Robert E. Collins, executive vice president of the Southern Cotton Ginners Association from its inception until his retirement in March 1988, died Oct. 3 at his home in Bartlett, Tenn. He was 83.
Collins played a key role in the growth and development of the Mid-South Farm and Gin Show Exhibit, which grew to become one of the largest and most successful agricultural trade shows in the South.
“Bob was a hard worker who had the interests of cotton ginners in mind,” said Lee Todd, who succeeded Collins as executive vice president of SCGA.
“He wanted the SCGA on a very sound, financial basis so it could be of service to its members,” said Todd, who retired in 2003.
One way to accomplish that was through income from the farm show, noted Todd. “Bob recognized this. Even though people questioned him about it from time to time, he never wavered from his conviction. That philosophy has made SCGA the most financially sound association of all the ginner associations.”
Collins attended Tillar High School in Tillar, Ark., and was working on a liberal arts education at the College of the Ozarks when World War II broke out. During the war, he served with the Eighth Air Force. When the war ended, he got a job in public relations for Crossett Industries, a paper mill, sawmill and chemical plant in Crossett, Ark.
There, he became smitten with a young lady, the former Flo Ross. He had no way of being introduced to the young woman, however, so he relied on his public relations connections and perhaps a touch of skullduggery. “I arranged to have her picture made for a publication,” Collins said in a 2002 interview. “We met that way.”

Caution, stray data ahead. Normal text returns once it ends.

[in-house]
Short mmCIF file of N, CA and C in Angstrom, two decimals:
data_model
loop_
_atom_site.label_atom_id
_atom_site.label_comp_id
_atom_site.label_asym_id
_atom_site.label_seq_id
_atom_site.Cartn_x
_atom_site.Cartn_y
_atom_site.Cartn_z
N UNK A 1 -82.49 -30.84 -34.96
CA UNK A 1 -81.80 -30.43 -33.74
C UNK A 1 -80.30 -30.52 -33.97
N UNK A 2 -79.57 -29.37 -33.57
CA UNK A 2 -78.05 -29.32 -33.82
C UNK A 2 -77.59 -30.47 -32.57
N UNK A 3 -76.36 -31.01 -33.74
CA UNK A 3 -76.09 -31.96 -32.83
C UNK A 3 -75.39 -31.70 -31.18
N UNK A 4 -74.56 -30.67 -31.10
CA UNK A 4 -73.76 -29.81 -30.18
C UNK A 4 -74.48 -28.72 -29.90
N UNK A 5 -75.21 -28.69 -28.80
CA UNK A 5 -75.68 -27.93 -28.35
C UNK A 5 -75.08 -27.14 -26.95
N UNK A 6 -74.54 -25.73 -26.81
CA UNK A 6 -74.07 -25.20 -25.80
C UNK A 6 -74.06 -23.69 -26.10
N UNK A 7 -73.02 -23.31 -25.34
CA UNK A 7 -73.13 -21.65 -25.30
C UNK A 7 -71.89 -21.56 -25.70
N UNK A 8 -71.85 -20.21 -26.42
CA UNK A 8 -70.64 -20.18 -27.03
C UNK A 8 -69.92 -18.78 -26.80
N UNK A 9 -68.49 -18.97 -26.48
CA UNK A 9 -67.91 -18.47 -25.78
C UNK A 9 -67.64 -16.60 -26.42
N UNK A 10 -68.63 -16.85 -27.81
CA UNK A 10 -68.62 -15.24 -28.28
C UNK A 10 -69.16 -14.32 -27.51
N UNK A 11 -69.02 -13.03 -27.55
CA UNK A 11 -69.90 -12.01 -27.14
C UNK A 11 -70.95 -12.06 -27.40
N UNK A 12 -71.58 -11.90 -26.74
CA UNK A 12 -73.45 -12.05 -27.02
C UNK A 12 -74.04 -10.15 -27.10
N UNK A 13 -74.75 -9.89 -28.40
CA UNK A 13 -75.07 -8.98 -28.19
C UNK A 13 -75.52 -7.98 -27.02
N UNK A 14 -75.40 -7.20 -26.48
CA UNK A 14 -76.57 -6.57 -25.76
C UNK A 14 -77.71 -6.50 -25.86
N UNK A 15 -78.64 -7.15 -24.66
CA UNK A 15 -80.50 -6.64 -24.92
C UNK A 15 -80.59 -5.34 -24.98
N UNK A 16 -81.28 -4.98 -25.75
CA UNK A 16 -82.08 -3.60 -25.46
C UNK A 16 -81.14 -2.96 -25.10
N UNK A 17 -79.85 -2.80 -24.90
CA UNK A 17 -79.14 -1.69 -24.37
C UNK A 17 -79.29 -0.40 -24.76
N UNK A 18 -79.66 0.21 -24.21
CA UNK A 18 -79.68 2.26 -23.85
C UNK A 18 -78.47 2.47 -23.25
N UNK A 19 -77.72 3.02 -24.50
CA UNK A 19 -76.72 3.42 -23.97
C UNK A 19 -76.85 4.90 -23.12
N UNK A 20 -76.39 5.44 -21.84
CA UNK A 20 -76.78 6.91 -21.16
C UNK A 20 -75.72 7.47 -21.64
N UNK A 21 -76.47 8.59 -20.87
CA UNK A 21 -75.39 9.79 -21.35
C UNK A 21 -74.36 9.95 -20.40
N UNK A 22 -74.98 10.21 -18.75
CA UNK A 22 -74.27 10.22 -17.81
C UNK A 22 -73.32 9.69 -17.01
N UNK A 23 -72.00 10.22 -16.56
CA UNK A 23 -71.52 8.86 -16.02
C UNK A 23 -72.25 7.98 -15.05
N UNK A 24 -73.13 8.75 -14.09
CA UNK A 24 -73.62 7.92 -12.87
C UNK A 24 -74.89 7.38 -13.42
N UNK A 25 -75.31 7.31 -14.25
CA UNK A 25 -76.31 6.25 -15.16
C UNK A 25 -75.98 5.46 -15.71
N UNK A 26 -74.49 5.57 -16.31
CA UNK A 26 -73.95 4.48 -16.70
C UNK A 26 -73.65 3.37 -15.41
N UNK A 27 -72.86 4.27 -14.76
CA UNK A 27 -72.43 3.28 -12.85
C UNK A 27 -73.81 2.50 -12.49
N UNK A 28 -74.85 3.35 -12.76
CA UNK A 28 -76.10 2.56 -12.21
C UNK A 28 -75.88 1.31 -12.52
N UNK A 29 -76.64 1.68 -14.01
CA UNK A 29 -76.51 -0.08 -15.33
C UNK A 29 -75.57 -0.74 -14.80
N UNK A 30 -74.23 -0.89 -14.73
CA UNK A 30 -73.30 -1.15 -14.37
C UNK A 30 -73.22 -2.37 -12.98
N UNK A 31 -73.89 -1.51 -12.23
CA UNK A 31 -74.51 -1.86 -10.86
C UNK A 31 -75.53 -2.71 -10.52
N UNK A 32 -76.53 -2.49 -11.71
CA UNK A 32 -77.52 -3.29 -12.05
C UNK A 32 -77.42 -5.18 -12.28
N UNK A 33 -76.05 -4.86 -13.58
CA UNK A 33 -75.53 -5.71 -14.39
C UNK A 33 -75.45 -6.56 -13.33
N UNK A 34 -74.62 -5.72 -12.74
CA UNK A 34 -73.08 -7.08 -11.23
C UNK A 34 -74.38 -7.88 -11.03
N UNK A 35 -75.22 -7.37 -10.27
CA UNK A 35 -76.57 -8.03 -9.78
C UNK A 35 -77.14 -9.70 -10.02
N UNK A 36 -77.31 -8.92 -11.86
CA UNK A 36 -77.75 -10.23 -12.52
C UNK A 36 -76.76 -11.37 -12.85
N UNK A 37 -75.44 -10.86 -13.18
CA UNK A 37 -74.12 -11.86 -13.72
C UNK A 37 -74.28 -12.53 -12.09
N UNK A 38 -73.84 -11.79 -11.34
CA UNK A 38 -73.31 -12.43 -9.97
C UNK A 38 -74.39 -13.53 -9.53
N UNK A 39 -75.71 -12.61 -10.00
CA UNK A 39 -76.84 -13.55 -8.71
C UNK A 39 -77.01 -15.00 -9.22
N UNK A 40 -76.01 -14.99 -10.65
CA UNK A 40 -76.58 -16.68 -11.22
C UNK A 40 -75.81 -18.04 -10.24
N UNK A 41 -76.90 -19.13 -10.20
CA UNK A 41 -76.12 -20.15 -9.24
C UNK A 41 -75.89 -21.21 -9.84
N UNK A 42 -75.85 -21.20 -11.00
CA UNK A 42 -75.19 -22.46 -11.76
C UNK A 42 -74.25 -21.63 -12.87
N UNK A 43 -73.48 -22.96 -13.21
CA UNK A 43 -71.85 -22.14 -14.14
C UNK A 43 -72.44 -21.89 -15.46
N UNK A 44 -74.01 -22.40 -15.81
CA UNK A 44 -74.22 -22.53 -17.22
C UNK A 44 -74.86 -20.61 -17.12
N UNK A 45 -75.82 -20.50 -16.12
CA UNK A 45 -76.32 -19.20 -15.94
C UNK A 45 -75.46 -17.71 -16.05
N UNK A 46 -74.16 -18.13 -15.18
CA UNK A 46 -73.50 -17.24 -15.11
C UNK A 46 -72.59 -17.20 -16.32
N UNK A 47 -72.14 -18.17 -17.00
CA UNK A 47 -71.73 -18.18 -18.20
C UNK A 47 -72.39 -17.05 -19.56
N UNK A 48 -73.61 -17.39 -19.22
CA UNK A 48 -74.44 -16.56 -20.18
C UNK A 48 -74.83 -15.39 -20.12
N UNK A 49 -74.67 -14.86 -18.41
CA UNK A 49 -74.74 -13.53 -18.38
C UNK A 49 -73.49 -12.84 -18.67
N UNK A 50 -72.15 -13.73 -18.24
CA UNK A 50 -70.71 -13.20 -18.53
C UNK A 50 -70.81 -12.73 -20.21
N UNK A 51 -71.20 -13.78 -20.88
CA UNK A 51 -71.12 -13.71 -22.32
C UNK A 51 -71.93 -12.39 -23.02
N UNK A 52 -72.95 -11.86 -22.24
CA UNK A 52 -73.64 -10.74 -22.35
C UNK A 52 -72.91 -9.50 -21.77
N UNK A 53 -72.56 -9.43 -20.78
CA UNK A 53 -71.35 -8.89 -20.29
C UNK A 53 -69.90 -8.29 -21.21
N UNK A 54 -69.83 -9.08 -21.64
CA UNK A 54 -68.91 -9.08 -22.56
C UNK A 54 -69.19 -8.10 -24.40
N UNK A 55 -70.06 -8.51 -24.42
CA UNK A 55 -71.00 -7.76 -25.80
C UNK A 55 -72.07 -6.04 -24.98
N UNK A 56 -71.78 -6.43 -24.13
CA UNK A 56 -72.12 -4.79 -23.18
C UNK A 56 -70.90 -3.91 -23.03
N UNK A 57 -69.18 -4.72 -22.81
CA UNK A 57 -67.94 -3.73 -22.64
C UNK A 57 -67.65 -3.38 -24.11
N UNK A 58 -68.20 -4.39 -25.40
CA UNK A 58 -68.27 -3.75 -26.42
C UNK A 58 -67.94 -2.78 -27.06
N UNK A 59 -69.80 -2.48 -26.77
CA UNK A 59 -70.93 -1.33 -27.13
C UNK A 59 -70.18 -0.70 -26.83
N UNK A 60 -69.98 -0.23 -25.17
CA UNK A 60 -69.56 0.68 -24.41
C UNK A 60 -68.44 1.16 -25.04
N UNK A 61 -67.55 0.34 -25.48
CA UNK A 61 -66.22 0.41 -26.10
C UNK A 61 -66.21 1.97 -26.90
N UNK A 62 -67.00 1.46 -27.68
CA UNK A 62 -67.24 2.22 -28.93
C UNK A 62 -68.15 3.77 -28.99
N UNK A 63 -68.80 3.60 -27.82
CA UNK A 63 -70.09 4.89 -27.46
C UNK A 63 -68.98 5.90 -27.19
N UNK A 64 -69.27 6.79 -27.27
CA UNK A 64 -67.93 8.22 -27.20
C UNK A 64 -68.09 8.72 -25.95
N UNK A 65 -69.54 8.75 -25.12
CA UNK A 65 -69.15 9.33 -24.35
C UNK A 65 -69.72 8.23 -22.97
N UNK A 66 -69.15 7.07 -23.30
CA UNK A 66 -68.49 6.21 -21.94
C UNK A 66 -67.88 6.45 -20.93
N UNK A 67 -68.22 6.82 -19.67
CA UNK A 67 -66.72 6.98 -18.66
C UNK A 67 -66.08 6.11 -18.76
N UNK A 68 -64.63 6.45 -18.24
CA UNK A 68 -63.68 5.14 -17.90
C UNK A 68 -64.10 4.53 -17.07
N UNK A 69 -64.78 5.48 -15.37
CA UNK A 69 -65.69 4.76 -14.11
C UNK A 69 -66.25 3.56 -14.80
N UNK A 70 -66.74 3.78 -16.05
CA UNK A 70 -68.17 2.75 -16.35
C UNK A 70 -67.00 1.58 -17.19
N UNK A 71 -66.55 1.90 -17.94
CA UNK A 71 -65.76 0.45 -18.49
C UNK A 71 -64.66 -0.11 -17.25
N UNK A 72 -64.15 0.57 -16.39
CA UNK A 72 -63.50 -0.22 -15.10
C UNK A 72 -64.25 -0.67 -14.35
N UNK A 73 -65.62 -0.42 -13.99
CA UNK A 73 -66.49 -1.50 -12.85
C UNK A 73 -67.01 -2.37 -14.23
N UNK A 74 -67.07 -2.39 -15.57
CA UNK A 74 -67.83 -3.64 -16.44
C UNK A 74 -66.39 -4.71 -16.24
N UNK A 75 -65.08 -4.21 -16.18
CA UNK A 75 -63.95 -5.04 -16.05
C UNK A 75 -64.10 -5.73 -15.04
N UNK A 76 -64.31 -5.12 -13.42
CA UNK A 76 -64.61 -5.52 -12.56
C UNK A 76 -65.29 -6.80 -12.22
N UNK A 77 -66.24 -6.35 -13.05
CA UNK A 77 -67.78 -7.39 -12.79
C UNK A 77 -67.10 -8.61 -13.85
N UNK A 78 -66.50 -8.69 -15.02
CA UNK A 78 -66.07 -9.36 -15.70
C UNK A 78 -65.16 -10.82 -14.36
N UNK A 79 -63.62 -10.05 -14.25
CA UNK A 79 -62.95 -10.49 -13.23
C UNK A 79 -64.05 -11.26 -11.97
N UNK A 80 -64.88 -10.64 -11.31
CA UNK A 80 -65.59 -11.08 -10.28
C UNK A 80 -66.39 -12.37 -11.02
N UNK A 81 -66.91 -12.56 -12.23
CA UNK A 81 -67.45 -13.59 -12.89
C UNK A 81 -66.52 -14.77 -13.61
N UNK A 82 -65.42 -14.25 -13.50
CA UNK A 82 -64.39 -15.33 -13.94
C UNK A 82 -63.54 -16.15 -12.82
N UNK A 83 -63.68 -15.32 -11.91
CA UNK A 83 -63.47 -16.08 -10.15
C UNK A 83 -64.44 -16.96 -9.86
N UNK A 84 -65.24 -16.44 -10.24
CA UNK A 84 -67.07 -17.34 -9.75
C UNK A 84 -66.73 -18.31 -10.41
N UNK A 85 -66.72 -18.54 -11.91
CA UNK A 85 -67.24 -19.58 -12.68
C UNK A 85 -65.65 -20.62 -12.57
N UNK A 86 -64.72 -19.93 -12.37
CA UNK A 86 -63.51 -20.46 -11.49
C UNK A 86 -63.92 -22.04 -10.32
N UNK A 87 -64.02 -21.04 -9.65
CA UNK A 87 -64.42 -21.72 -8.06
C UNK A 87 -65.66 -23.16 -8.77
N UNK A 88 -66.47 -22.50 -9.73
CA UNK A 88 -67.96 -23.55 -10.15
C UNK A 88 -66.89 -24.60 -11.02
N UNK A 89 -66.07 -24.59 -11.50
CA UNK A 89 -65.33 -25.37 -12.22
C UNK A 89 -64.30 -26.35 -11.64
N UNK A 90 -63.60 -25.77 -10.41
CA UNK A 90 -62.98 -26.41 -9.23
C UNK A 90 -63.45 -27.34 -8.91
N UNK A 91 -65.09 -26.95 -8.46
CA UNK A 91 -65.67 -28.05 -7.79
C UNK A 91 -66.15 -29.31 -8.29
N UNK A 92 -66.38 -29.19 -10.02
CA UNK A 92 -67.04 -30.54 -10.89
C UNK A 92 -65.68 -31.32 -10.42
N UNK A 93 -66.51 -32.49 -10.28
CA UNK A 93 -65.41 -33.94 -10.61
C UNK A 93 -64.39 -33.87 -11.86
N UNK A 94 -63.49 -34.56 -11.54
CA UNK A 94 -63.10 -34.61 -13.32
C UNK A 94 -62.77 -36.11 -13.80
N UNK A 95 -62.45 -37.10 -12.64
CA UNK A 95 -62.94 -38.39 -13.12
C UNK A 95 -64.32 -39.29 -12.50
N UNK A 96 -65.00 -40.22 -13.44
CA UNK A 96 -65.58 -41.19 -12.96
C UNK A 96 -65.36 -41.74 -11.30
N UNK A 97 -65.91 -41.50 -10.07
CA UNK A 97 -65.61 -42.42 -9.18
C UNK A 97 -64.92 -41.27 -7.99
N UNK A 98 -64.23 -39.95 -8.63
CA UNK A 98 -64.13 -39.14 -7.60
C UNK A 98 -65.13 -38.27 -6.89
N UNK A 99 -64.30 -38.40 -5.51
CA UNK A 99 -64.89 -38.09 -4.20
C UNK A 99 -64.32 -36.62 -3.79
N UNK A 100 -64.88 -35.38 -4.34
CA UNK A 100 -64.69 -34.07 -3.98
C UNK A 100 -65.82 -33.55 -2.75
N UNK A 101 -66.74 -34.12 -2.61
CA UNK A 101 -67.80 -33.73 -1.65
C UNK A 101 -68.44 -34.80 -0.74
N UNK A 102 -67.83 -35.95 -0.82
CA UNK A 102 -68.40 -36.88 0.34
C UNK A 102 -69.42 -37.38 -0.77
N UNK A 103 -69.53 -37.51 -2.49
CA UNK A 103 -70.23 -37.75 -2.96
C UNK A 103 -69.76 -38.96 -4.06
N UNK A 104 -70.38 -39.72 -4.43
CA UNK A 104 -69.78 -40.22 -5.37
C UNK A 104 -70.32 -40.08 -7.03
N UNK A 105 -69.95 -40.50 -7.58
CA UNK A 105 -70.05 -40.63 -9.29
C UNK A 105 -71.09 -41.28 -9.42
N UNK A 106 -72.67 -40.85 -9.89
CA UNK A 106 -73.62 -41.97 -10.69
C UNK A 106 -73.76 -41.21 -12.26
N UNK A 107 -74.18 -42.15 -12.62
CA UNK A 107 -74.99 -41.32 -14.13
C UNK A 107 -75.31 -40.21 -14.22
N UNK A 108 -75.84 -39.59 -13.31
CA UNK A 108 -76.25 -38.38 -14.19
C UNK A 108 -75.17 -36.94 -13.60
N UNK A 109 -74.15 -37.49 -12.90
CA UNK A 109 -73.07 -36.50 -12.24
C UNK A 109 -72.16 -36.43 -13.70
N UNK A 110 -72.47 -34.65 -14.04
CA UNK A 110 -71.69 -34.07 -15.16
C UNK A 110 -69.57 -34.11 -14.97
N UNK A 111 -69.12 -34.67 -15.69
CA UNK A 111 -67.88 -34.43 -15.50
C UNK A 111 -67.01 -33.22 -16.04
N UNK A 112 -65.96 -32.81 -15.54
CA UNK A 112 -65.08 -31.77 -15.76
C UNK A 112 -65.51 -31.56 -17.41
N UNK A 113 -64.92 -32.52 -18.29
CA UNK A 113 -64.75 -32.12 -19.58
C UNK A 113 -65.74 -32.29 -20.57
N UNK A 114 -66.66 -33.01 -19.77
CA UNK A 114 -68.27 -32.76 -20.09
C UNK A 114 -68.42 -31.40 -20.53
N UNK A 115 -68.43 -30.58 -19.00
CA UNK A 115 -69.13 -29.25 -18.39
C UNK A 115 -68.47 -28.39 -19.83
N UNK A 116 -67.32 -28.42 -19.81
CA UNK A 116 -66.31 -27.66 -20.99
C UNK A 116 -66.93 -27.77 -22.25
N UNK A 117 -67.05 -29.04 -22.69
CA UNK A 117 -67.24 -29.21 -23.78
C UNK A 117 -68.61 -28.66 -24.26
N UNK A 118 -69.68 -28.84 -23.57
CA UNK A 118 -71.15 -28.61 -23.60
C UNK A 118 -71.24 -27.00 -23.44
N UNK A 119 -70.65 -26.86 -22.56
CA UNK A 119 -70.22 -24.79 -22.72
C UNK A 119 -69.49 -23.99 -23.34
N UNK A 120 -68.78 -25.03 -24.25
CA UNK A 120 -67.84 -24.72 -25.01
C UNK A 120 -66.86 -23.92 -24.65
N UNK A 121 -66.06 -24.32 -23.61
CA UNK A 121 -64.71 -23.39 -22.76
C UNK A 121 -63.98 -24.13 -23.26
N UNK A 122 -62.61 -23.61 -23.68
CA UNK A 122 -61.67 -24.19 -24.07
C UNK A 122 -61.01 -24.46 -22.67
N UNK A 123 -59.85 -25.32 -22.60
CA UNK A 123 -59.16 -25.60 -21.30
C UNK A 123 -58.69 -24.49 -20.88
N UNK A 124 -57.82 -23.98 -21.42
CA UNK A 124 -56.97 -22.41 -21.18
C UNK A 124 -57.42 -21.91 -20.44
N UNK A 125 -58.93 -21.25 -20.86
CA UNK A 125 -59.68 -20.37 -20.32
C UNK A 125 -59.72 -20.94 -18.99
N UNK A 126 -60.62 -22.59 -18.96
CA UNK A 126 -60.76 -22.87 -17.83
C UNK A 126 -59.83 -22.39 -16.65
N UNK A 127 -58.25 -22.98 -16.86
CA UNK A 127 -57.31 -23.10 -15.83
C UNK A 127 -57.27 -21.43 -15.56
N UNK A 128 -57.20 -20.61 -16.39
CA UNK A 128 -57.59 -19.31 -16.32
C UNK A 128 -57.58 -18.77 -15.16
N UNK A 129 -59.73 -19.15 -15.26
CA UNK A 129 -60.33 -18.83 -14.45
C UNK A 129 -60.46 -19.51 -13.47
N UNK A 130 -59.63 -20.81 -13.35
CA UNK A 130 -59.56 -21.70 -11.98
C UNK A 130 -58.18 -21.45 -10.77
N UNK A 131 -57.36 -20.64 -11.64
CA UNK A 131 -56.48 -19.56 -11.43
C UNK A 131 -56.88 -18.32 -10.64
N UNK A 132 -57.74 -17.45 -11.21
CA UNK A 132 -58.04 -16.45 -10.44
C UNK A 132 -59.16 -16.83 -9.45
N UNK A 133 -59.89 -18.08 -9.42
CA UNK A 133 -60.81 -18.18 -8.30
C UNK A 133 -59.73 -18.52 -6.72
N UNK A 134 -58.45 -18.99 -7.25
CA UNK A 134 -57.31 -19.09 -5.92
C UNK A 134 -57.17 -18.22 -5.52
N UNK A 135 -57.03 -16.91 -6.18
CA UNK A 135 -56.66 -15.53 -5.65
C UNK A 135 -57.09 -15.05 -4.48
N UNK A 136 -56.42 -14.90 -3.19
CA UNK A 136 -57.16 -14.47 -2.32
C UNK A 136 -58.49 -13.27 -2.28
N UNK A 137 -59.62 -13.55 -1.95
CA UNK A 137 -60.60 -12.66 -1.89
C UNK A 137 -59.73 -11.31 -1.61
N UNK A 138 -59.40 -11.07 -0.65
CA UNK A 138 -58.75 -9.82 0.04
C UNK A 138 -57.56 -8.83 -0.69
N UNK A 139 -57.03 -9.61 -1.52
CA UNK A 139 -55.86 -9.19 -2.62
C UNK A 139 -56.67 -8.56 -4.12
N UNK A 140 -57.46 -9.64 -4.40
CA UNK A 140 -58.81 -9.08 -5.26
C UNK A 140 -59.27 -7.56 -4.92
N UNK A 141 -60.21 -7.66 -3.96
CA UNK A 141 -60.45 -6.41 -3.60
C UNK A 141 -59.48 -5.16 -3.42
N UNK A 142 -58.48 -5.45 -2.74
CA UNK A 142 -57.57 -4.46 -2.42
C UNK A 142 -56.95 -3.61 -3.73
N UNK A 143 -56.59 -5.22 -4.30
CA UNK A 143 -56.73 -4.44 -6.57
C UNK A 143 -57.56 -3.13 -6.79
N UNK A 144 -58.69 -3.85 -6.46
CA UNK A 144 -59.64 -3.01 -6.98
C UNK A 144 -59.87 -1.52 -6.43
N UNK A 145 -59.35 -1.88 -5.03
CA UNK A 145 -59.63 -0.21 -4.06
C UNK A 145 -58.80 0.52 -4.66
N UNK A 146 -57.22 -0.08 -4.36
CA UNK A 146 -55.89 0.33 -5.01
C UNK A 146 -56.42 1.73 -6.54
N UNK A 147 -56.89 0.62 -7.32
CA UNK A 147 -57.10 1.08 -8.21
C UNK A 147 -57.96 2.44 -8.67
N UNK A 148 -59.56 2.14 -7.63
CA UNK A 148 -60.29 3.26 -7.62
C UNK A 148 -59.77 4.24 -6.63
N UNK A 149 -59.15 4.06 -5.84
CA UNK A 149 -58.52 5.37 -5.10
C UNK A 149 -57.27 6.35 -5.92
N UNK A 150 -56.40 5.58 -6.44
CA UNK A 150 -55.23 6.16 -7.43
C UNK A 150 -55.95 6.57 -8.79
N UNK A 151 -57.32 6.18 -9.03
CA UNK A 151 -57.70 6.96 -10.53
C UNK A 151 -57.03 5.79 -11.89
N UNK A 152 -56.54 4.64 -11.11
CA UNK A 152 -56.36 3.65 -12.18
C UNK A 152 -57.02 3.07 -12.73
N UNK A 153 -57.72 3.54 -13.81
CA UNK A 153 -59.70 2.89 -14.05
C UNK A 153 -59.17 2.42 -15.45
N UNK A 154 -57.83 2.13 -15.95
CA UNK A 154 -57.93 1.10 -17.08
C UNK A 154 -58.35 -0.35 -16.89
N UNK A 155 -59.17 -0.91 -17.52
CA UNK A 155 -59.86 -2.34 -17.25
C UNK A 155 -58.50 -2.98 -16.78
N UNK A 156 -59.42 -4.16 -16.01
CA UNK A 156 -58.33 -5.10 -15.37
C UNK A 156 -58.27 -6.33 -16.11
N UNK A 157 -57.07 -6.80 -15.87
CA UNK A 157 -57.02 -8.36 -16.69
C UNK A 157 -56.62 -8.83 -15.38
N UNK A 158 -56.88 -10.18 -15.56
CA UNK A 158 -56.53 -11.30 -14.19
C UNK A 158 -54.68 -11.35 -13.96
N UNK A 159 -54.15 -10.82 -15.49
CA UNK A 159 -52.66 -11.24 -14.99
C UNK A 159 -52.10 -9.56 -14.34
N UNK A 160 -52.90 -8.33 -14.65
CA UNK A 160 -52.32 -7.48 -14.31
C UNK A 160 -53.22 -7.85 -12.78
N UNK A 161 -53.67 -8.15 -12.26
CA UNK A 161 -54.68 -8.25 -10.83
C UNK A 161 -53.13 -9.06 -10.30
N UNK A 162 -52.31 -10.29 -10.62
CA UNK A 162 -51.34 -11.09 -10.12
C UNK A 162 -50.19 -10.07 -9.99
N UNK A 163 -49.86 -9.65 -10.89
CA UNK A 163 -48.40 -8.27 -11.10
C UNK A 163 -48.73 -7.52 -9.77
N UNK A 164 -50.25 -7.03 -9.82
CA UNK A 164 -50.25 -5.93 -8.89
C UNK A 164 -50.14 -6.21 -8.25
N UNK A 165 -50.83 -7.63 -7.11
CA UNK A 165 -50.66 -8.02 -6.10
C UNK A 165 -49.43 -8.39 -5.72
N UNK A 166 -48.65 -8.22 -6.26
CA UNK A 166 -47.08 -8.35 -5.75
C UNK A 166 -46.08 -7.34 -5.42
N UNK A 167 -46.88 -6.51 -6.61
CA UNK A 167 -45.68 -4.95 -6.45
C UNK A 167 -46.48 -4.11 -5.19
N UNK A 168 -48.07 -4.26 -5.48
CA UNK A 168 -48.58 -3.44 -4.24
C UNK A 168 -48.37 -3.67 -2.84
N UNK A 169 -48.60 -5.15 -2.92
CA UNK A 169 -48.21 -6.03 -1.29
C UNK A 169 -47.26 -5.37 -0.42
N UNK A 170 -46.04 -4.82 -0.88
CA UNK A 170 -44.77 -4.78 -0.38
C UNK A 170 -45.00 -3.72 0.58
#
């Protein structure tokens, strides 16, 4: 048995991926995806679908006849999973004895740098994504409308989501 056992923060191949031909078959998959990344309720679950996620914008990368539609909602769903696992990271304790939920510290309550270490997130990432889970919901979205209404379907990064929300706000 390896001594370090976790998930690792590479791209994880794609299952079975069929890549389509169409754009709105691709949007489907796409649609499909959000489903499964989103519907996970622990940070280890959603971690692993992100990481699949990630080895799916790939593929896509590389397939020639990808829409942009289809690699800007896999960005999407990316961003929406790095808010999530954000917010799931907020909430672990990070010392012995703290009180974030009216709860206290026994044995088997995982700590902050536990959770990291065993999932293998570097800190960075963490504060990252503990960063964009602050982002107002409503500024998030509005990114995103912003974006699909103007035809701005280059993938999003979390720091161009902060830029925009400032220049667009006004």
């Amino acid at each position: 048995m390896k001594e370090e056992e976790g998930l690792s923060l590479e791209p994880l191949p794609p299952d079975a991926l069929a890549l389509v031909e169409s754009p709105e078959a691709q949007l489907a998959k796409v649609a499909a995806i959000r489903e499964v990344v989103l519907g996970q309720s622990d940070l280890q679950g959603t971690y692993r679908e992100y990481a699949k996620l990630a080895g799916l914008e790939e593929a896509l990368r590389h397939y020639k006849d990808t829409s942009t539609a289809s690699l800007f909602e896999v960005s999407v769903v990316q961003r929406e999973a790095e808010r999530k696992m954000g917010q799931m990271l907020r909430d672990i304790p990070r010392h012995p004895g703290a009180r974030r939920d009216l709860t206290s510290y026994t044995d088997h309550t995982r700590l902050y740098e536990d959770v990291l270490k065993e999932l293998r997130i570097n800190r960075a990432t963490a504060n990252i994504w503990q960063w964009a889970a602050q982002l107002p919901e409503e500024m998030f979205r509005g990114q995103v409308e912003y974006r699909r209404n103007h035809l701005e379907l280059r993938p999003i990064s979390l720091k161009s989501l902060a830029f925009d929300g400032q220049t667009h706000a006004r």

The Collinses moved to Memphis in the late 1950s for Bob to serve as public relations director of the American Cotton Shippers Association. He also worked for a time as executive director of the Foundation for World Literacy.
While in Memphis, he became a good friend and chess rival of Seton Ross, longtime editor of Cotton Grower magazine who recommended him for the job as head of the Arkansas/Missouri Cotton Ginners Association, which later became the SCGA.
Collins got the job in early 1963 and immediately had to organize the gin show, which was in March. After the show, Collins started working on consolidating state ginner associations in the Mid-South.
One method Collins used to pull the groups together was to arrange tours of the cotton markets of Europe. His efforts paid off. First Louisiana joined, then Mississippi. By 1967, a new organization called the SCGA was formed. Tennessee joined in 1971.
In 1986, Flo succumbed to cancer. A year later, Bob would meet his second wife while attending the Church of the River in Memphis, “I liked his sense of humor,” said Susan, a nurse at St. Jude Children's Research Hospital in Memphis, when asked what she saw in Collins. “I was in the fellowship hall after church, and he came up to me and asked me if I wanted to go sailing. I said, ‘Sure, if I can take a chaperone.’ I had never seen him before.
“A week or two later, he walked up to me in church and said, ‘I've been thinking, if you need a chaperone, I really don't want to go sailing.’ It took me back.”
Over time, however, they developed a strong relationship, and Susan eventually took him up on the sailing trip, unchaperoned. They were married in 1988.
Collins' favorite pastime was reading, which was slowed by Alzheimer's disease, diagnosed in 2001. During the 2002 interview, Collins didn't see the disease as a curse, rather as one of the inevitable consequences of having lived a long life. “I'm 81 years old and I don't have many years left, so I don't have to worry about it,” he said.
Collins is survived by his wife, Susan, and two daughters Kathy Rothman of Tallahassee, Fla., and Kymberly Ceres of Lafayette, La; two step-daughters, Valerie Jordan of Lancaster, Pa., and Tammy Wampler of Bartlett, Tenn.; a sister, Jayne C. Ladd of Tillar, Ark., and three grandchildren.
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